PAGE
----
European Central Bank opposes Apple’s proposed changes to the iPhone’s NFC at the core of Apple Pay

The European Central Bank is opposed to Apple's proposed changes to the iPhone's near-field communication (NFC) at the core of Apple Pay, and has complained about it to the European Commission.

The European Central Bank is opposed to Apple’s proposed changes to the iPhone’s near-field communication (NFC) at the core of Apple Pay, and has complained about it to the European Commission, reports AppleInsider.

Pietro Cipollone, a member of the executive board of the ECB, expressed the bank’s concerns over Apple’s proposal, the article adds. Cipollone explained that Apple’s proposed changes would be insufficient in several ways:

The letter argues that by not providing third parties with full access to the Secure Element of its NFC technology, Apple Pay maintains an unfair advantage against third-party payment apps on iPhone.

From the letter: We note that Apple’s proposed commitments would not give third parties full access to the secure element (SE), but only allow for the usage of Host Card Emulation (HCE). In comparison with providing full access to the SE, this proposal is expected to result in a user experience that is not at par with the user experience offered by ApplePay when it comes to authentication and transaction speed. This is why we believe that the current proposed commitments fall short of ensuring a truly equal level playing field for a third-party payment solution in terms of end-user experience for in-store payments with iOS smart phones. If the proposed commitments would also be applicable to a potential digital euro, they would not, per se, guarantee that digital euro payments made using iPhones were seamless and user-friendly.

Crucially, access to the SE is vital for mobile device based offline digital euro payments.3 4 Therefore, Apple’s proposed commitments, which do not provide full access to the SE of iOS smart phones, would not facilitate offline payments with digital euro on iPhones. We understand that the Commission’s antitrust investigation, and Apple’s proposed coNFC technology, are limited to in-store payments with iOS smart phones. We want to point out that this leaves unaddressed the issue of restricted access to NFC technology in several other payment scenarios:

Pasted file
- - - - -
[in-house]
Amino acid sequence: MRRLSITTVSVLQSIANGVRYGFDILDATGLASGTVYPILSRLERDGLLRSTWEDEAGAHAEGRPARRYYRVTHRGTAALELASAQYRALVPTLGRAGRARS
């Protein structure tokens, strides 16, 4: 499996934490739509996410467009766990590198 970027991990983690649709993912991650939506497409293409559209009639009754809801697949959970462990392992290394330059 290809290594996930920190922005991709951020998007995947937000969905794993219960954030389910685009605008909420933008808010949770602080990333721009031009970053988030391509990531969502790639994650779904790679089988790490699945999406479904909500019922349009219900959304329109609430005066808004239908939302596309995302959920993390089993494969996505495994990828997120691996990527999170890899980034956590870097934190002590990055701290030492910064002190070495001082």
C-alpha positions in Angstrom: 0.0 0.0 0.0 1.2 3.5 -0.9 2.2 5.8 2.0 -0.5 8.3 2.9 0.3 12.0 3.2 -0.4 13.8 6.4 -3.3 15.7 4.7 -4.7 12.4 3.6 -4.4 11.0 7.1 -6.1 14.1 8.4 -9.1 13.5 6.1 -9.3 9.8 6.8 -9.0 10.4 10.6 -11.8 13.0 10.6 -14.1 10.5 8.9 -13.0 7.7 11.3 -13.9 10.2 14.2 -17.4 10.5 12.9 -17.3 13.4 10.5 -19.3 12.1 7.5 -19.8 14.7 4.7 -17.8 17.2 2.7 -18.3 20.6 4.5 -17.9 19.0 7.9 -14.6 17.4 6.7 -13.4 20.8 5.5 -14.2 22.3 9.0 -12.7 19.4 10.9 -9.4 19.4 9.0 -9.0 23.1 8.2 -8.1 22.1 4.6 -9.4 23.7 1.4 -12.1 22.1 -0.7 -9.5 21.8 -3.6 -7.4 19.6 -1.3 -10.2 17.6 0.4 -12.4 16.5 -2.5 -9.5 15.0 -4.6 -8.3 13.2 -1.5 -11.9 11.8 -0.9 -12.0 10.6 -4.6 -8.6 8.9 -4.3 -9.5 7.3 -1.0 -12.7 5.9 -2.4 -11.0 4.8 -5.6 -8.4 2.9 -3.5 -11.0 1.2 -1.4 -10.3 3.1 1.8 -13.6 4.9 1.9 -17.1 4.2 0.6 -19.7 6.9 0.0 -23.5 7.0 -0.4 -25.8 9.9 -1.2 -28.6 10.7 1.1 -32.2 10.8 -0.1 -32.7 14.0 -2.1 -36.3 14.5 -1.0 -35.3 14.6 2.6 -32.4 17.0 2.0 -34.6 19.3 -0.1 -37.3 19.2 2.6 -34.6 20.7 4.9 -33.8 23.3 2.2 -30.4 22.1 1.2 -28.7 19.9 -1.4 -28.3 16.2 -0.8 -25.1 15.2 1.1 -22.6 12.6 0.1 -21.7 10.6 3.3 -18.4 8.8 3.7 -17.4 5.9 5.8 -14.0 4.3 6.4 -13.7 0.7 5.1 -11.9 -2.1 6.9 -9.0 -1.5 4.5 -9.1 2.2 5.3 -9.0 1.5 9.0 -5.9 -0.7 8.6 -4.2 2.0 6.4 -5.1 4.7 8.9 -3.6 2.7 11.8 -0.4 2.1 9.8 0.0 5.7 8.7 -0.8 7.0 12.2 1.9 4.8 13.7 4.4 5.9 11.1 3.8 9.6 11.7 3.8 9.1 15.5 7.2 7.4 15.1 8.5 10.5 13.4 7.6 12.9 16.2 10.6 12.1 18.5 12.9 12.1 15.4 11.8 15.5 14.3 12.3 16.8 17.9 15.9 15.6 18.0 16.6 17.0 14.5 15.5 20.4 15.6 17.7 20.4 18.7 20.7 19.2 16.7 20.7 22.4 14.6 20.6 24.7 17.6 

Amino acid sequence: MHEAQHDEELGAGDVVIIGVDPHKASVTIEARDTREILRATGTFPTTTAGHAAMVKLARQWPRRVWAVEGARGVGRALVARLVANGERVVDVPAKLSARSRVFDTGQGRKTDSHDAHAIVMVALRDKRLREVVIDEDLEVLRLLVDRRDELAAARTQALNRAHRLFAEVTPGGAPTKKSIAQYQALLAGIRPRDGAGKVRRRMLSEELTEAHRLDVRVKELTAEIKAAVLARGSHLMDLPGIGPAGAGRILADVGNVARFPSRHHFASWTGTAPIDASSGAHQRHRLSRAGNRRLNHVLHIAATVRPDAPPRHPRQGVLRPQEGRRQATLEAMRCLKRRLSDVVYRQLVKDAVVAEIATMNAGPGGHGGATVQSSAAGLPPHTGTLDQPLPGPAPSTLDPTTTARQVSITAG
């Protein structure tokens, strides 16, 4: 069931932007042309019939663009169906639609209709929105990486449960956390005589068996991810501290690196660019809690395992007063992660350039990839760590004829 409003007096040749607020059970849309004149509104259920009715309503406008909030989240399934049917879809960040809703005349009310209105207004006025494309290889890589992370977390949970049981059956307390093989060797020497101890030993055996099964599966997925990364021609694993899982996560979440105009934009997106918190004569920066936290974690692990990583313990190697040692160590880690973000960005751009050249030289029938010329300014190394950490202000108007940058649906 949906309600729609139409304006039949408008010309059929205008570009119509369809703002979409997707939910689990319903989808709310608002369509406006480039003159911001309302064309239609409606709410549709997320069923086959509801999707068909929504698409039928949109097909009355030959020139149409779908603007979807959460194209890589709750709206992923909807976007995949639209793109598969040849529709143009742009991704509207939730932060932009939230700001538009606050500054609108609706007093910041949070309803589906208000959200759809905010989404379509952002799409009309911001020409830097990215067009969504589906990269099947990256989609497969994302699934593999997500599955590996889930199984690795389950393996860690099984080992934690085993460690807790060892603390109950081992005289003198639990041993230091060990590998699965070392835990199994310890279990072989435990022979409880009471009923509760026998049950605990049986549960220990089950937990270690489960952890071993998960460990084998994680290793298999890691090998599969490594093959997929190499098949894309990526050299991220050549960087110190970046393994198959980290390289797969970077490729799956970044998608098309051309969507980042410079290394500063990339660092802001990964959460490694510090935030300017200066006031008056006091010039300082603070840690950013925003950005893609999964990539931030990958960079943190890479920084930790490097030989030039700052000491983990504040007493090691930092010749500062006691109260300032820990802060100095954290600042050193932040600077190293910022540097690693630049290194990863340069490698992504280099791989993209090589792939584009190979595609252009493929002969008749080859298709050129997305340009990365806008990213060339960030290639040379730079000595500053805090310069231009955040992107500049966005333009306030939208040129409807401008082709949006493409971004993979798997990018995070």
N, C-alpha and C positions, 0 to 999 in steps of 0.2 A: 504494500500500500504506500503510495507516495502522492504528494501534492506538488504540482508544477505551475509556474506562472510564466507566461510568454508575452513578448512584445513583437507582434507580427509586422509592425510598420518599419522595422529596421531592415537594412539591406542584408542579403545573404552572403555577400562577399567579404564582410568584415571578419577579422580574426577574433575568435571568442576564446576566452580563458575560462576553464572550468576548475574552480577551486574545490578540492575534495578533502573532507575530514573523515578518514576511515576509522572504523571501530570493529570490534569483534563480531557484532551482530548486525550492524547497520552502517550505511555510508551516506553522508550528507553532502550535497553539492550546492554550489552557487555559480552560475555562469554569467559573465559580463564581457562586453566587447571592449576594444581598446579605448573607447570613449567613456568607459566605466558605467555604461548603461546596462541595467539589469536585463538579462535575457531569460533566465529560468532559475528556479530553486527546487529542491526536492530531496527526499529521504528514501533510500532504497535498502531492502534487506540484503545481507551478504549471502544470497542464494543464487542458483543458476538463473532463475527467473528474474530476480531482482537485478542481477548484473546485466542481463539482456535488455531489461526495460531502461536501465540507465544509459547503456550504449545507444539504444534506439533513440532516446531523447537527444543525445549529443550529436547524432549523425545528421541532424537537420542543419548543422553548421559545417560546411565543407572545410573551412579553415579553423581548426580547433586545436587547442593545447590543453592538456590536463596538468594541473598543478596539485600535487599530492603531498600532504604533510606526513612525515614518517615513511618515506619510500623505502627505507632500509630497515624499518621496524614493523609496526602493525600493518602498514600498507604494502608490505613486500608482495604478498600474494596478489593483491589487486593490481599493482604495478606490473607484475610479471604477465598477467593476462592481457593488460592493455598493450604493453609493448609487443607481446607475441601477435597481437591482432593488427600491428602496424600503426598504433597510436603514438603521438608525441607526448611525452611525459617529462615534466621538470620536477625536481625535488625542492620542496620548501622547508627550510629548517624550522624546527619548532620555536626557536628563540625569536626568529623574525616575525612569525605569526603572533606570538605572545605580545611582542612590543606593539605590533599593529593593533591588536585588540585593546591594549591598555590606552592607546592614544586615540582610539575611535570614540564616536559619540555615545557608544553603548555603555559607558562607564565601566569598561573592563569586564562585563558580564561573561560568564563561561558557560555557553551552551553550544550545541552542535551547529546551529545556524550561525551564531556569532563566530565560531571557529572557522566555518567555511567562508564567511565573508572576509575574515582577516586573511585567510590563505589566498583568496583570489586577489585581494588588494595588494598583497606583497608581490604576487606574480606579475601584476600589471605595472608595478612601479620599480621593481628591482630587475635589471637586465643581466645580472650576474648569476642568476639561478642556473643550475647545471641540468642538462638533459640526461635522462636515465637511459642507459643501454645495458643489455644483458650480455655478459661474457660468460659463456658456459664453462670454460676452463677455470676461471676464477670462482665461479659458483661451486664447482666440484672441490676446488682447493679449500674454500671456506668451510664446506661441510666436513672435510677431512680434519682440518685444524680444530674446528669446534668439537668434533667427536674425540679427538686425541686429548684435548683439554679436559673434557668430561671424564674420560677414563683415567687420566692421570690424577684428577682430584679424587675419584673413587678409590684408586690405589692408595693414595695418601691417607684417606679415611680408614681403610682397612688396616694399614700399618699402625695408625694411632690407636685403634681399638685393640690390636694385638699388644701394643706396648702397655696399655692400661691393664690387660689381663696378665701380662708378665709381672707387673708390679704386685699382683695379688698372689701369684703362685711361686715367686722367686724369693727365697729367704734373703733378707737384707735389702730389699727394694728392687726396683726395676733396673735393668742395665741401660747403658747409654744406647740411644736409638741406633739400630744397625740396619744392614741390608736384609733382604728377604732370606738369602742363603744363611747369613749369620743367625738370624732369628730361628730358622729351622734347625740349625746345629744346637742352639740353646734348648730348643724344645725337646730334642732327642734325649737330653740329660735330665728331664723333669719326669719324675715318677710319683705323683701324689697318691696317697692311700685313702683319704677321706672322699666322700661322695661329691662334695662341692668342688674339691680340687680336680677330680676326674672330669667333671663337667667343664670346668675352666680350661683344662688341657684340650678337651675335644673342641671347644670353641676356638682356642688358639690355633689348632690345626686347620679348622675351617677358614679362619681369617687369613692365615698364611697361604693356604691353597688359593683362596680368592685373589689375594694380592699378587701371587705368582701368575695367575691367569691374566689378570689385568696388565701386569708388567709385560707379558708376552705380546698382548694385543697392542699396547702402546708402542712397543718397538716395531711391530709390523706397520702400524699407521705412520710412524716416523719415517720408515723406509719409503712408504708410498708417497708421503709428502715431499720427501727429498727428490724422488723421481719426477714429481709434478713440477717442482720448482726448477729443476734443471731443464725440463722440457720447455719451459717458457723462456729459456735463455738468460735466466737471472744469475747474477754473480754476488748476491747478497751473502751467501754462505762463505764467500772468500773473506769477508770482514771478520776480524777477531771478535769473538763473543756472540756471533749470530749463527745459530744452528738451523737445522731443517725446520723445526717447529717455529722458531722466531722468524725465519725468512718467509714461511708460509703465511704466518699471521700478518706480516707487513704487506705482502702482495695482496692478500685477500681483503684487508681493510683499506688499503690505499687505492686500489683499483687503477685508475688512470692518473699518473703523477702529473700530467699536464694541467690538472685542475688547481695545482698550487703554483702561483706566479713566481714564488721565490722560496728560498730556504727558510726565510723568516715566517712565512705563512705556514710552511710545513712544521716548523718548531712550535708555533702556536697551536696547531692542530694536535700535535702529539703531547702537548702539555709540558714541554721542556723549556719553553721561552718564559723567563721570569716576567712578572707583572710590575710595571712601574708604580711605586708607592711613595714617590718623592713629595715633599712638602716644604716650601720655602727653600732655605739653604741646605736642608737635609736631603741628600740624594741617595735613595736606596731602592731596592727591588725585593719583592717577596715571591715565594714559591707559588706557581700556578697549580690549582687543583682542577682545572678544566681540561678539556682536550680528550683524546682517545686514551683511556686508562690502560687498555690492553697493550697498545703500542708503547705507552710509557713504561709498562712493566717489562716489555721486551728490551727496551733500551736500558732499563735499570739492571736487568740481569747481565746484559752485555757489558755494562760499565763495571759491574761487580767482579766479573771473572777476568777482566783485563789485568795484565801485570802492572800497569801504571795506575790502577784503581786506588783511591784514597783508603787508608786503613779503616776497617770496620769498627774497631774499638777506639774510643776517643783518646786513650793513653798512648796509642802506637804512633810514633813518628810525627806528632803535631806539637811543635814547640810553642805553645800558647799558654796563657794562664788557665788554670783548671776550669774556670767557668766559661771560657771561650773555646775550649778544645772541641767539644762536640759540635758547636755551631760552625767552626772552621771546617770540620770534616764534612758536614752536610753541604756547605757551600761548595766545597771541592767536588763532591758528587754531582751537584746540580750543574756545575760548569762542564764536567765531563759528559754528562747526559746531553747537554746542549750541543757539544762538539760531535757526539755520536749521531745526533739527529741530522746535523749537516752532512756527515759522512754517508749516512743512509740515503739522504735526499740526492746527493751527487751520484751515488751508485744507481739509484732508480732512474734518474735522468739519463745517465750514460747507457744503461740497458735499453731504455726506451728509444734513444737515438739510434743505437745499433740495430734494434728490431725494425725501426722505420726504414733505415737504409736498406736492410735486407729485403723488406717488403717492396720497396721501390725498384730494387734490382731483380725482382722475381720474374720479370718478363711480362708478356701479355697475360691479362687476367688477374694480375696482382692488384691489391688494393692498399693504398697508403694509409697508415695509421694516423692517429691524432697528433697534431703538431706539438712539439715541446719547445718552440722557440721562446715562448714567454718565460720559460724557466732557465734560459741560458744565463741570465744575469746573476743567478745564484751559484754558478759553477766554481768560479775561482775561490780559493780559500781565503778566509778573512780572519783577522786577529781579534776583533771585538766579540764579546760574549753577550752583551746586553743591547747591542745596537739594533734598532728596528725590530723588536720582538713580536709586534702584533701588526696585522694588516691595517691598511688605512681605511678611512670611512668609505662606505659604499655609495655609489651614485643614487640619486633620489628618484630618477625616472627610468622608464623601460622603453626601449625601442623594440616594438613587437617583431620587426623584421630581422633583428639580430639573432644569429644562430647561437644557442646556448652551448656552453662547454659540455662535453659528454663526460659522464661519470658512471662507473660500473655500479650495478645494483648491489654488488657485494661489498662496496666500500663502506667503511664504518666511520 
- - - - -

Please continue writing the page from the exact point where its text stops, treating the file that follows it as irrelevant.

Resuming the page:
▪ For the use case of in-store payments, wearables such as Apple Watches are excluded. This would mean that payments made using wearables would always go through ApplePay and not a third-party payment app.

▪ For the use case of in-store payments, merchant acceptance is not included in the proposed commitments. As a result, the ability of merchants to accept payments with Apple devices other than through ApplePay might be limited.

▪ The use case of e-commerce is entirely excluded. This could imply that third-party payment apps could not offer a user experience at par with ApplePay in e-commerce and m-commerce instances where SE access is necessary in order to check out directly without being redirected to a separate app.

▪ The use case of person-to-person payments is entirely excluded. We note that this use case is crucial for the digital euro as recognised in the proposal for a regulation on the establishment of the digital euro.

What is NFC?

NFC allows devices which are equipped with the technology to share data when they’re in very close proximity (around four inches). We’ve noted that NFC already comes as standard in some new smartphones. It can also be found in a wide range of other devices, including laptops and tablets. NFC chips are also common in contactless-enabled credit cards. Devices equipped with NFC chips can thus be used to exchange small amounts of data between one another.

The main difference between NFC and, for example, Bluetooth is that it doesn’t require device discovery or manual pairing to share information. NFC enables two-way communication between devices once they’re within that four-inch distance. That’s without the use of WiFi or 4G. NFC is an evolution of radio frequency identification (RFID) technology, which uses readers to decode data transmitted via radio waves.

Because NFC has such a limited radius, it offers a reliable degree of security. This has done much to assist its popularity with the general public, by reassuring consumers that they can make contactless payments safely. Above all, however, NFC has been a hit with consumers because of its simplicity. It allows them to make purchases without the hassle of carrying cash, and it’s also quicker and simpler than chip-and-PIN payment.

Dennis Sellers
the authorDennis Sellers
Dennis Sellers is the editor/publisher of Apple World Today. He’s been an “Apple journalist” since 1995 (starting with the first big Apple news site, MacCentral). He loves to read, run, play sports, and watch movies.